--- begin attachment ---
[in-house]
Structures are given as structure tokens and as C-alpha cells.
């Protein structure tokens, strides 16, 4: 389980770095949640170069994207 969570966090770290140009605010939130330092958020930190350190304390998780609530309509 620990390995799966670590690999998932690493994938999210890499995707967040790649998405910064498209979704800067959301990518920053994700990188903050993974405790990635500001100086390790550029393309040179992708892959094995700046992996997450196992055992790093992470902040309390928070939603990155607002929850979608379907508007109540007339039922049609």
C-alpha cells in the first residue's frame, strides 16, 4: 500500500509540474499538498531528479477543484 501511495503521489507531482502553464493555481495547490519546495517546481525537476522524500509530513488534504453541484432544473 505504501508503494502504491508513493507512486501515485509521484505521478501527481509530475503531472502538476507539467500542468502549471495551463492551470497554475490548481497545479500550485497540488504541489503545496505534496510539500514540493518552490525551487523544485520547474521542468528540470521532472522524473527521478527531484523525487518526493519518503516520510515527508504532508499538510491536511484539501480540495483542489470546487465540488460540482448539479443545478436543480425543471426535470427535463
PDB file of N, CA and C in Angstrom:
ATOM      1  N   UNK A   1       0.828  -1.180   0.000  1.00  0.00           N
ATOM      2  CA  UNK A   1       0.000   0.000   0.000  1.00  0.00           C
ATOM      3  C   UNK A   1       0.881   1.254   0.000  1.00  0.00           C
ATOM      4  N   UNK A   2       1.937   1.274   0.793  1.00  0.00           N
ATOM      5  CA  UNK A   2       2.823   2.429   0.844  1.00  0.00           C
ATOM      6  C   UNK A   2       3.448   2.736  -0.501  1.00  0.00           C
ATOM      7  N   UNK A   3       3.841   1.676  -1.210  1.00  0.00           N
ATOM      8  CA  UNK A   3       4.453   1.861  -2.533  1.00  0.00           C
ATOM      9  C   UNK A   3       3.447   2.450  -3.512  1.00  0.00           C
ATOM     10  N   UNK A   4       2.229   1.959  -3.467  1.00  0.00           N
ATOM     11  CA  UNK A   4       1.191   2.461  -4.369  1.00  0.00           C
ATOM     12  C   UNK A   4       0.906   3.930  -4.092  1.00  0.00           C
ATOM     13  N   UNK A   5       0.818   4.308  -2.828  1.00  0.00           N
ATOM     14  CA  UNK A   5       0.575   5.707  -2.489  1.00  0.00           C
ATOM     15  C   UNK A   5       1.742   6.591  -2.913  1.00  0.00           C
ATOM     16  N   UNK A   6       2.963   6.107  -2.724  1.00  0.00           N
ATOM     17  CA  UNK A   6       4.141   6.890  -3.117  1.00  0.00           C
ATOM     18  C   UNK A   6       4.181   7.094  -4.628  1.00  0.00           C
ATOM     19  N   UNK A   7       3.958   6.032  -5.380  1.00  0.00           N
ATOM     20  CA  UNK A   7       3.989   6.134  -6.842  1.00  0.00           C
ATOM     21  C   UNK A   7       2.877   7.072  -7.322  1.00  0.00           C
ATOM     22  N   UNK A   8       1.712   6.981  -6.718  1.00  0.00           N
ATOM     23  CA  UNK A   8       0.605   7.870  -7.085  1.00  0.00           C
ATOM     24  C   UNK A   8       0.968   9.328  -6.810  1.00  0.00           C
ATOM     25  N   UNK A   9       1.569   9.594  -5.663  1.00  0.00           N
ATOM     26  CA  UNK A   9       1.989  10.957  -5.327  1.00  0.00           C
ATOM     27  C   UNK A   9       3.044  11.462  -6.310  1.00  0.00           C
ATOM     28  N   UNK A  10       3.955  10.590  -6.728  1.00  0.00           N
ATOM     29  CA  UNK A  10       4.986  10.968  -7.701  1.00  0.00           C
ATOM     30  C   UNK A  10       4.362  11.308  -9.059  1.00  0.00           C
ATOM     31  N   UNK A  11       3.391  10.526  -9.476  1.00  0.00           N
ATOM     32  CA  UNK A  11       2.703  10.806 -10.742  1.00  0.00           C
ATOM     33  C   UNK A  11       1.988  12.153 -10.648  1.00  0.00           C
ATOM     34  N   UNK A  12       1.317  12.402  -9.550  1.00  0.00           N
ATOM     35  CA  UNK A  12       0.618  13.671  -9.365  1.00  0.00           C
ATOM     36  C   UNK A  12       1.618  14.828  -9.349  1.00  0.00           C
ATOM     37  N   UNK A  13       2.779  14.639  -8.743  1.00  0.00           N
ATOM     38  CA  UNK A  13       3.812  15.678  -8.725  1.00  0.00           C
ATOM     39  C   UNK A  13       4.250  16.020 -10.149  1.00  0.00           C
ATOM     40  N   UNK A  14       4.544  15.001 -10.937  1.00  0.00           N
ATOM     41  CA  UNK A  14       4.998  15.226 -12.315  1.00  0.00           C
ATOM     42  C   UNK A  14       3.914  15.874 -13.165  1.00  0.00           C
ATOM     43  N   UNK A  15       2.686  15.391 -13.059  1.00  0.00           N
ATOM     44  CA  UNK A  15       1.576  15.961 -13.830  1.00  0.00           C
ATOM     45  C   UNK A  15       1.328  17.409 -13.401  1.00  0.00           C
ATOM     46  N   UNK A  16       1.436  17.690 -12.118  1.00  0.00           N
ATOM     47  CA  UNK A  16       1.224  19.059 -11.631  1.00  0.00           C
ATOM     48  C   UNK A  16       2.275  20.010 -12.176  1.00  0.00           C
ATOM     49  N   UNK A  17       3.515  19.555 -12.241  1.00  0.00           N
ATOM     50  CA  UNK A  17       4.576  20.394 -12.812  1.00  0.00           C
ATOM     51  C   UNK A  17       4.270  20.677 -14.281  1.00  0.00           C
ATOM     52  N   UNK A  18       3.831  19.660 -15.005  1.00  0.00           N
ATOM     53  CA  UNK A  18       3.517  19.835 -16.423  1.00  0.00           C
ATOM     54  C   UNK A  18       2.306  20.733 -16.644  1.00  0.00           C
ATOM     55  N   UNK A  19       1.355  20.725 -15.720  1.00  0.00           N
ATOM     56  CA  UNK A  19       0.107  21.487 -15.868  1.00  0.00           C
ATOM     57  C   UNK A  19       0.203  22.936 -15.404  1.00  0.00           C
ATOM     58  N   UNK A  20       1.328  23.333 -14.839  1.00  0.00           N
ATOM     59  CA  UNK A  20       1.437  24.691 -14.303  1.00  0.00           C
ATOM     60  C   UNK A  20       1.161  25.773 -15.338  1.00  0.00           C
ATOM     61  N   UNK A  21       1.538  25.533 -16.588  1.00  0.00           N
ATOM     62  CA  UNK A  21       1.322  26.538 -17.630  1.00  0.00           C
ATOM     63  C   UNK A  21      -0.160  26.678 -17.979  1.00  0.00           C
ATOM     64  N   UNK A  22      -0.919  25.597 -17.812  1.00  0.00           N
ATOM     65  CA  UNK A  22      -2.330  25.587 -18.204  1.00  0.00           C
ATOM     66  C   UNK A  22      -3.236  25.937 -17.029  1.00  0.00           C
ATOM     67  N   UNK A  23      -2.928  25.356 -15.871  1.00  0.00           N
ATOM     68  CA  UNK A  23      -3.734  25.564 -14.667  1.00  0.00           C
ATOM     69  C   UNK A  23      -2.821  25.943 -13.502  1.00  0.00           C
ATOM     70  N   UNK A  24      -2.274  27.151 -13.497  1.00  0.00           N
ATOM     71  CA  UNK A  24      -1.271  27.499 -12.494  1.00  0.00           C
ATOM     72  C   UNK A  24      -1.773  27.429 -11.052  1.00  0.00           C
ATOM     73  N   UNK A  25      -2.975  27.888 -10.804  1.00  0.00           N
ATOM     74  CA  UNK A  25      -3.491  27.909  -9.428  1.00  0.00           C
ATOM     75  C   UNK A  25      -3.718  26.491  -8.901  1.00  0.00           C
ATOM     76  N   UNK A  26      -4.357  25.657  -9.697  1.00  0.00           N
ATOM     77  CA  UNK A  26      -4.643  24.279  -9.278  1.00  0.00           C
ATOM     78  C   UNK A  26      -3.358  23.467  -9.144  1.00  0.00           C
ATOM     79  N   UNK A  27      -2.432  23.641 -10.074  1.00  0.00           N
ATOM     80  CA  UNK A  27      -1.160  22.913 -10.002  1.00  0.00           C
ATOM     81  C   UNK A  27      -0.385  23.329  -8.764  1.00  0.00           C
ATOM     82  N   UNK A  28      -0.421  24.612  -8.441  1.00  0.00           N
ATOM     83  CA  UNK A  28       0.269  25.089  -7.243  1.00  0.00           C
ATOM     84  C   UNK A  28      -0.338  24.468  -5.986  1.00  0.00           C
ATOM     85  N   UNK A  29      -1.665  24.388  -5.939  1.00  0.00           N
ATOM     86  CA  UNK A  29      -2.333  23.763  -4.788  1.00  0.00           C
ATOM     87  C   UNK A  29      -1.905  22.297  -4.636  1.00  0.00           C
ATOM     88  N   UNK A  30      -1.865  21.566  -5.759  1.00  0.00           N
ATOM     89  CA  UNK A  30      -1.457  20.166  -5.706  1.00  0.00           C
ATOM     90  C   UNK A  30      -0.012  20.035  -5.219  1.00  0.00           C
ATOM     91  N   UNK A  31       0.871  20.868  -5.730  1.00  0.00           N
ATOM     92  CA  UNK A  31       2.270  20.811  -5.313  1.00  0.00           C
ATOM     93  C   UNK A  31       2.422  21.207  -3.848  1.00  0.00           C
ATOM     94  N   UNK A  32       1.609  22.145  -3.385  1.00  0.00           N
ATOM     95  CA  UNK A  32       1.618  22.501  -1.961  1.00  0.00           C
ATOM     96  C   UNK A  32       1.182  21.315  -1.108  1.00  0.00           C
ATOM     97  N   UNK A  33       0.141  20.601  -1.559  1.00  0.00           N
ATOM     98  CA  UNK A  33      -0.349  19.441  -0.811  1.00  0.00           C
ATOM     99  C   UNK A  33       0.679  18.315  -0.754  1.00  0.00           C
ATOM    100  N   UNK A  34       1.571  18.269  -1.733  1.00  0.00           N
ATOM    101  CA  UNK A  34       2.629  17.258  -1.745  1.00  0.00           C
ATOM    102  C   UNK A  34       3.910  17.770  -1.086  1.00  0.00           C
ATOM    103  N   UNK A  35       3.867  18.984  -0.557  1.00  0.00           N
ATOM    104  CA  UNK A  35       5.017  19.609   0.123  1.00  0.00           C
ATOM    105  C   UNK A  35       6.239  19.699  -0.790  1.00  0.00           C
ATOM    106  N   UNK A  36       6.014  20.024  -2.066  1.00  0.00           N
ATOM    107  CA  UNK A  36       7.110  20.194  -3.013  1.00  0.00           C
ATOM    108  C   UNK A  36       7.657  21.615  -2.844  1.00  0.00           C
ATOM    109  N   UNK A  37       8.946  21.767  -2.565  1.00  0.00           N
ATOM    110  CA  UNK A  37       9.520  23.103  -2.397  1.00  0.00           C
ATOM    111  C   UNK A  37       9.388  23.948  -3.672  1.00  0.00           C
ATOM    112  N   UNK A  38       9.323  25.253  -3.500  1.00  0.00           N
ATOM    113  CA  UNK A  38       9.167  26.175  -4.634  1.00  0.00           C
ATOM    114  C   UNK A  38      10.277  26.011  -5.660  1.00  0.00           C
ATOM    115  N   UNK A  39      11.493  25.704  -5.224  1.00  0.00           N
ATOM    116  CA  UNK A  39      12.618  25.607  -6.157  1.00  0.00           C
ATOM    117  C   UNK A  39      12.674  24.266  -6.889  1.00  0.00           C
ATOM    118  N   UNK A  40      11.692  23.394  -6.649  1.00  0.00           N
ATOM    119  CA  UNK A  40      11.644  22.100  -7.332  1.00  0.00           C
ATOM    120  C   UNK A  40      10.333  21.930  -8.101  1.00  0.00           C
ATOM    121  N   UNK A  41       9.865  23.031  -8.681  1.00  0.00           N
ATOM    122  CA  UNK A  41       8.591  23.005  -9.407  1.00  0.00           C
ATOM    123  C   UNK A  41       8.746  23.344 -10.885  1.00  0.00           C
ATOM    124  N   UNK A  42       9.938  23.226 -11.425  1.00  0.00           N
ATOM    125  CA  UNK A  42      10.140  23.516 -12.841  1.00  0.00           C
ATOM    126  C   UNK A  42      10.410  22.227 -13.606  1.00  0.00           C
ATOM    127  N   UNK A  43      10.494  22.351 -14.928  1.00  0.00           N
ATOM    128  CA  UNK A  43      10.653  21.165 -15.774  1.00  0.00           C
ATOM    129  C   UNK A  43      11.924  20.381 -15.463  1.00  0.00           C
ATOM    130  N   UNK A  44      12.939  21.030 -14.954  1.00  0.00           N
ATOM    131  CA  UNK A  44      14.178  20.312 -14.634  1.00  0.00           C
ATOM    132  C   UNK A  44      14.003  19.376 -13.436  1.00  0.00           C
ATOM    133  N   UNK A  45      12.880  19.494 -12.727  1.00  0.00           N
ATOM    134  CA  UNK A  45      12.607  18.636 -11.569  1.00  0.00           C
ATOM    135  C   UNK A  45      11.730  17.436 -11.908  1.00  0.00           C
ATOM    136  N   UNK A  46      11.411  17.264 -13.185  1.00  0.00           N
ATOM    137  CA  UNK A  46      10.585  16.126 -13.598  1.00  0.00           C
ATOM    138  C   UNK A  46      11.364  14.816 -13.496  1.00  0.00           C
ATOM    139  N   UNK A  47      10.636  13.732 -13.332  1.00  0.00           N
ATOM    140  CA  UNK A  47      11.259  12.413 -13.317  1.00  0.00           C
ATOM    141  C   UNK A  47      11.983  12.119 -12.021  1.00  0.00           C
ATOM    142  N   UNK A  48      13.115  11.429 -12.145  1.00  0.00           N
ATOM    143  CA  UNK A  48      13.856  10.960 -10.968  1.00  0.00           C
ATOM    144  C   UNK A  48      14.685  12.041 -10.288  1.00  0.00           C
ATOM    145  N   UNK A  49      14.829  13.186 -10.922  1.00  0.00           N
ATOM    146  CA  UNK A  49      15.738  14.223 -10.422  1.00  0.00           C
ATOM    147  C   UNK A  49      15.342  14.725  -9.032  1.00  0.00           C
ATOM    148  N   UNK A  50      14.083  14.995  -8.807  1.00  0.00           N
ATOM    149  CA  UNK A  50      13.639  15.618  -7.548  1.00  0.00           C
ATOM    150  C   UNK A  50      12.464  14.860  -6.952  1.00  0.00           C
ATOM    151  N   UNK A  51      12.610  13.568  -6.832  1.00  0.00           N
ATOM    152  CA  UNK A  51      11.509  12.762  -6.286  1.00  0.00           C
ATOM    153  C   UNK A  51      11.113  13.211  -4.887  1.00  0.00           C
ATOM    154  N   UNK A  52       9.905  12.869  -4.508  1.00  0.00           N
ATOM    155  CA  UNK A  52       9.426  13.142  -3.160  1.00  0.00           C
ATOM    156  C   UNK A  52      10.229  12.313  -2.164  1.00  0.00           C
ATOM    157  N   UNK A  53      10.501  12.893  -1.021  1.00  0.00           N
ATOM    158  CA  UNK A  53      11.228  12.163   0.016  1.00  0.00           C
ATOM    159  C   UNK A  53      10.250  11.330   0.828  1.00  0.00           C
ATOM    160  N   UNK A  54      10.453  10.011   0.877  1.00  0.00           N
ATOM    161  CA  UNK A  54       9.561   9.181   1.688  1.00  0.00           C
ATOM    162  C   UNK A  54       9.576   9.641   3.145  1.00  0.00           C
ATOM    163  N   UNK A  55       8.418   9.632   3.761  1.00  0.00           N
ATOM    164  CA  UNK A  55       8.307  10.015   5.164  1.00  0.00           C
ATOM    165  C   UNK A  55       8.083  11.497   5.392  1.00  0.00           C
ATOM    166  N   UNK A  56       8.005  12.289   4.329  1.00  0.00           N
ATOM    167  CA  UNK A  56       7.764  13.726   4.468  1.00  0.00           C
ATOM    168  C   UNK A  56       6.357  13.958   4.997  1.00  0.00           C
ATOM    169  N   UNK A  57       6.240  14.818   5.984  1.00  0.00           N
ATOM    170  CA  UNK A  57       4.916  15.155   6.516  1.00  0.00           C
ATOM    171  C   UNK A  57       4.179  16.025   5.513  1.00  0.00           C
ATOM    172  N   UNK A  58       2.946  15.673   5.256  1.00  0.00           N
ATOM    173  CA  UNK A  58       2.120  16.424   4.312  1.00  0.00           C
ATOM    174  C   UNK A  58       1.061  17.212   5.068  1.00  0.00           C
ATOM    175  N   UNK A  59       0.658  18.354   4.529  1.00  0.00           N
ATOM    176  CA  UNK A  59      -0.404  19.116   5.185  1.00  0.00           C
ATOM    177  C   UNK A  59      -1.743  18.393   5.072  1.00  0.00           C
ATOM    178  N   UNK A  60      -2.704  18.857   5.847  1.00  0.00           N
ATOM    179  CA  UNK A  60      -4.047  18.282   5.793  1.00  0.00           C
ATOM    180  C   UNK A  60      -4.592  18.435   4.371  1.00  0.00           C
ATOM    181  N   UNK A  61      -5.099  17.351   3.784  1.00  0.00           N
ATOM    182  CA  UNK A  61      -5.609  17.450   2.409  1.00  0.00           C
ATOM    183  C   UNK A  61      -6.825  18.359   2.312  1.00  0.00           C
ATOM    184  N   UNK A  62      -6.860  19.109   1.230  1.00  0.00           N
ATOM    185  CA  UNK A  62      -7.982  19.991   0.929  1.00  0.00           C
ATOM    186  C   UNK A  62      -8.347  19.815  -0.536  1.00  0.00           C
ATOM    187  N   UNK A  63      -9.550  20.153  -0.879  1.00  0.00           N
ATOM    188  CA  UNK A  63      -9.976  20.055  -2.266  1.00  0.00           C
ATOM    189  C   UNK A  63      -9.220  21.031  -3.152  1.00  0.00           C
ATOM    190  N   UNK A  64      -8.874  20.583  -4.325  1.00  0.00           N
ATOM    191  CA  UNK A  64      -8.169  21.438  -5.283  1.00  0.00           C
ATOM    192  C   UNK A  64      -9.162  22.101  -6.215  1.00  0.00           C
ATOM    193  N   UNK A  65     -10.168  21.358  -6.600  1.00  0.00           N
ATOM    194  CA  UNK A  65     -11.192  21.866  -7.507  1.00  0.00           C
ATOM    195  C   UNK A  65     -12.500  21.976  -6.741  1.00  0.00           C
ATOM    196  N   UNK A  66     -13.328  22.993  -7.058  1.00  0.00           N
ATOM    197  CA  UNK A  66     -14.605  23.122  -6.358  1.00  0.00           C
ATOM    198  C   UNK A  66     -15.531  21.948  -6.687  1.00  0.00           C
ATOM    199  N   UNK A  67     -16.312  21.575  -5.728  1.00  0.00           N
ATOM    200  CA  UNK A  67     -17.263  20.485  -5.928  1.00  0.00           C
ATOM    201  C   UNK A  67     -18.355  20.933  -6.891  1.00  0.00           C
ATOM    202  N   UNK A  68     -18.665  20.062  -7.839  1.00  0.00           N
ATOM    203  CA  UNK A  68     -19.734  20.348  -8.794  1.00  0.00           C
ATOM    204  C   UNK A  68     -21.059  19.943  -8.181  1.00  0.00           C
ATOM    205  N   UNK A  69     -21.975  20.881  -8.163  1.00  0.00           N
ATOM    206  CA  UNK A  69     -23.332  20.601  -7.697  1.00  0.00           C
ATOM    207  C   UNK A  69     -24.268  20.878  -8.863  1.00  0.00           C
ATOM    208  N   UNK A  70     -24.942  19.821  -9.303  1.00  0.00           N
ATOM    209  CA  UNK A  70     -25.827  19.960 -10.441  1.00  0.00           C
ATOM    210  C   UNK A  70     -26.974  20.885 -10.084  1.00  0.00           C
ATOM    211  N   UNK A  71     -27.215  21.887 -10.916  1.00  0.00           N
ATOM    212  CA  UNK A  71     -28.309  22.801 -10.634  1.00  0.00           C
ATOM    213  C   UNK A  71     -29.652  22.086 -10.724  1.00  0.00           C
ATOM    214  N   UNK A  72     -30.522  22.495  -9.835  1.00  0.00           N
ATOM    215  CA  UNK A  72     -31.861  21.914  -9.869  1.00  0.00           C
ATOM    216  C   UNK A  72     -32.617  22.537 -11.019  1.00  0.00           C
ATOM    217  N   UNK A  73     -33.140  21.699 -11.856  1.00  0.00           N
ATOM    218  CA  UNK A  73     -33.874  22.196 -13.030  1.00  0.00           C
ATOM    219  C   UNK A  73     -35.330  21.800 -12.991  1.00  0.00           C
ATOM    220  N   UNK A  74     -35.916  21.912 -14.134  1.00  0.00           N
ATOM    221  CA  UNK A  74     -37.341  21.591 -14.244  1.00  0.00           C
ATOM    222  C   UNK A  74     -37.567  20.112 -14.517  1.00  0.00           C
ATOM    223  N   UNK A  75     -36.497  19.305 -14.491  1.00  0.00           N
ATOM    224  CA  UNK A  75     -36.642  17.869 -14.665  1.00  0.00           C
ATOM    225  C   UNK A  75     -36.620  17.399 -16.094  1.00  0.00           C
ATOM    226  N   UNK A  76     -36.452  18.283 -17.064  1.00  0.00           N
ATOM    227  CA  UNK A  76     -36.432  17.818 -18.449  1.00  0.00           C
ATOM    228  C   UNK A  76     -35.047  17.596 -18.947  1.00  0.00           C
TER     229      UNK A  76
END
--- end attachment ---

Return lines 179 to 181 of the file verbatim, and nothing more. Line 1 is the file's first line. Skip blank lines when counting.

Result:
ATOM    174  C   UNK A  58       1.061  17.212   5.068  1.00  0.00           C
ATOM    175  N   UNK A  59       0.658  18.354   4.529  1.00  0.00           N
ATOM    176  CA  UNK A  59      -0.404  19.116   5.185  1.00  0.00           C